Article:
This is an outstanding book that everyone in Canada should read for its insight into the world of ethnic immigrant families. The place is Scarborough; the principal family has Trinidadian origins: two brothers and their mother. The fragility and vulnerability of their lives is captured vividly. There are issues of poverty and violence, and most chillingly, dangerous encounters with police. All the honours that this books has received (Rogers Writers’ Trust Fiction Prize, etc) are richly deserved. This will be a formidable contender in the upcoming Canada Reads competition.
Given the struggles with reconciliation and ongoing issues of cultural appropriation, I have decided to read more Indigenous authors. This novel begins in Northern Manitoba in 1951 with fishing and hunting as dominant activities in a simple but harsh life. Two brothers experience abuse at a Residential School and then settle in Winnipeg where alienation and estrangement complicates their struggle to survive. Dance and music provide a welcome respite. Although emotionally complex, the novel has a triumphant tone. And throughout, the brothers are watched over by the trickster fur queen. An excellent look at remarkable changes in Indigenous life over a 40 year period.
A gritty angst-filled guy book set in West Newfoundland. The context – geography and people- is described perfectly. A father and son are paralyzed by grief, so they retreat and psychologically “run away” into a life of drink and anger. The book then becomes a murder mystery with deception and lies and misunderstandings. Annoying behaviour to be sure but the descriptions of the people in a fishing outport trying, usually badly, to have each other’s back is compelling. This is one of Morrissey’s best books.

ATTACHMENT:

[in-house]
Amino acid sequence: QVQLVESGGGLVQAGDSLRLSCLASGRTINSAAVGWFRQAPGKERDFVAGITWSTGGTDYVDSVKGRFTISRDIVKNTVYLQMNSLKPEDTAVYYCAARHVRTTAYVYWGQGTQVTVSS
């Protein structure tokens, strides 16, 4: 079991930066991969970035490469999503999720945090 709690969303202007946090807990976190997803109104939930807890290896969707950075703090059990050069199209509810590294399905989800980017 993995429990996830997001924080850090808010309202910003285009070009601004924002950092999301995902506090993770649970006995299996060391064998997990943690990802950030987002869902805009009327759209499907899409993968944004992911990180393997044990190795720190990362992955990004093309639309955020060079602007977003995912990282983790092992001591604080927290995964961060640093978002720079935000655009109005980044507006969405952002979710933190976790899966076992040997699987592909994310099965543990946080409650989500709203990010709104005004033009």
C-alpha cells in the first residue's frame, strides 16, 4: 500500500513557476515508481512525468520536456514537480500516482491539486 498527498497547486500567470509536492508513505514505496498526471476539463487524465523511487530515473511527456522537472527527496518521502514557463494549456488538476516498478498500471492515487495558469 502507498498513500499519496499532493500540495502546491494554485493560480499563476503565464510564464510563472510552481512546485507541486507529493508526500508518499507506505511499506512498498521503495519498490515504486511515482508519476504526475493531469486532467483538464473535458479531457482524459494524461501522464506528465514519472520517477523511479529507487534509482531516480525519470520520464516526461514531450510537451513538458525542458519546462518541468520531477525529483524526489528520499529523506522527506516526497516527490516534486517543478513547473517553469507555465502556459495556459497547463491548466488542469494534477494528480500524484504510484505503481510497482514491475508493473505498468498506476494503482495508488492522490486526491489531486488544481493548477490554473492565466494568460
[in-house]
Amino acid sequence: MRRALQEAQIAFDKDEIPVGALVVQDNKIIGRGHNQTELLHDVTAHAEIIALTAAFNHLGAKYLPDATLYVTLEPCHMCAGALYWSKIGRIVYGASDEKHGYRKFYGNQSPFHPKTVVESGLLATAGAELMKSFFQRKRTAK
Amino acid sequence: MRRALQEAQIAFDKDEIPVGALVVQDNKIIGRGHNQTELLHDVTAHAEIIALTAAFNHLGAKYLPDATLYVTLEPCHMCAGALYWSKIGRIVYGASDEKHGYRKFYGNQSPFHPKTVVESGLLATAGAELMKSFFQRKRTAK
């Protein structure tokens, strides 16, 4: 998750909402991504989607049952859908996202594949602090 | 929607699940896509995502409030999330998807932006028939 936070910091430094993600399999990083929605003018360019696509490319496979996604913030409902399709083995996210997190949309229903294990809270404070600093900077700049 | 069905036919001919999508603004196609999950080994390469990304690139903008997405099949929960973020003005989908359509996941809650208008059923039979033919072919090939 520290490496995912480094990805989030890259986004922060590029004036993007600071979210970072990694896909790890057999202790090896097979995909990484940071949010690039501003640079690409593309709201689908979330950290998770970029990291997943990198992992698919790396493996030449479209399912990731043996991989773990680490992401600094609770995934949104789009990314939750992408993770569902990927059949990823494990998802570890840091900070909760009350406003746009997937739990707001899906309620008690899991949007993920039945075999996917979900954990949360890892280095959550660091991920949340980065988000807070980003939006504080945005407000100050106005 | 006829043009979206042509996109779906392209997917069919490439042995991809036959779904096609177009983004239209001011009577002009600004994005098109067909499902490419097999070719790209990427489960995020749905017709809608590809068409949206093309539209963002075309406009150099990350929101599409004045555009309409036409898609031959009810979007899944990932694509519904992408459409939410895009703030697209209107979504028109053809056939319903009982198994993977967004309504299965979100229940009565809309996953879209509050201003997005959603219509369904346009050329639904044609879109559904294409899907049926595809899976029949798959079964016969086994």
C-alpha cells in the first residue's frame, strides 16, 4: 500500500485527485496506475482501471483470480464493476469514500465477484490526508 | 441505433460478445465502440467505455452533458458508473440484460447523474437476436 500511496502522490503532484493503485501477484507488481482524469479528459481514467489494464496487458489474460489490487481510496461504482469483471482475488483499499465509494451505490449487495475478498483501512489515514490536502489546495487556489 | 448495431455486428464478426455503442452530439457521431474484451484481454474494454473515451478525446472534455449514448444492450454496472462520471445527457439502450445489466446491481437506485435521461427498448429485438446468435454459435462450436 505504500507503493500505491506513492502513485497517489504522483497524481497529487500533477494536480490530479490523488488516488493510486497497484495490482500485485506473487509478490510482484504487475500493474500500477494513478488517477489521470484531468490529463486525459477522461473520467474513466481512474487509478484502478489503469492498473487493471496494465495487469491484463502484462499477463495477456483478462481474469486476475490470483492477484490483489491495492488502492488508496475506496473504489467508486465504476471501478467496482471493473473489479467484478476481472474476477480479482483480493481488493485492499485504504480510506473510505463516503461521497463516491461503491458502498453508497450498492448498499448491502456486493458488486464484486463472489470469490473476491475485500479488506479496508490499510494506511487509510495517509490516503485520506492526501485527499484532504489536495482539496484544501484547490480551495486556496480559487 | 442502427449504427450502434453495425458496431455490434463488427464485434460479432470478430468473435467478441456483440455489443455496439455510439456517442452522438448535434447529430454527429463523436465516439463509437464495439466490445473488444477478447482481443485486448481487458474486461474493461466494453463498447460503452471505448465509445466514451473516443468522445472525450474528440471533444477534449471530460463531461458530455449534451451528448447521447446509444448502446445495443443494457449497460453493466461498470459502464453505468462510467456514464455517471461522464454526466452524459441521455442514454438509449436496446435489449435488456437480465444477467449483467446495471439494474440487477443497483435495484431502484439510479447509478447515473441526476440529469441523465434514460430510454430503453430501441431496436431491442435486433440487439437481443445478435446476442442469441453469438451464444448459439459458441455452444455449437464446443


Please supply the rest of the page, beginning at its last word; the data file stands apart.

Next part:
What if you are cleaning the basement of your family home after the death of your mother, and you find the bodies of two foster-children in a basement freezer who went missing 28 years ago? This is an intriguing book that examines family secrets and the social welfare system. Some of the ideas reminded me of Zoe Whitall’s book The Best Kind Of People where suspicion is directed to “good” people. What is the cost of bringing foster children into a home for all concerned? Highly recommended.
Davidson usually writes gritty guy-books (e.g. Cataract City) that are fiction. In contrast, this new book is non-fiction, an account of a year spent driving a school bus for five special-needs kids in Calgary. There are some very funny parts, such as the perils of substitute driving a school bus at Halloween, but Davidson takes a thoughtful look at how people with disabilities are viewed by the non-disabled, in school and in society in general. The book also includes an introspective examination of himself as a struggling writer at the time – overall, a very worthwhile read.
It is inexplicable to me that The Break was the first book eliminated from the Canada Reads 2017 competition. Admittedly this is a tough book to read, and the first in my experience that has on the cover page: “TRIGGER WARNING: This book is about recovering and healing from violence. Contains scenes of sexual and physical violence, and depictions of vicarious trauma”. This is a timely book about Indigenous women survivors, specifically 4 generations of women survivors who are flawed and damaged. This is a sisterhood book about resiliency – powerful storytelling but take the trigger warning seriously.
This is a sweeping Michener-like novel that spans over 300 years, with two family trees at the back of the book to keep track of multiple characters. The novel begins with two men from France who go to New France (Quebec) in 1693 to make a new life in the new world. Their lives diverge remarkably. Charles Duquet/Duke is driven by greed and opportunity to establish a huge and prosperous timber empire; Rene Set marries an indigenous woman so his story takes a very different path. Exploitation of forests is a major theme, not just in North America; the story also extends to China and New Zealand (the giant kauri trees). The book has a satisfying ecological message at the end – overall, a very good read.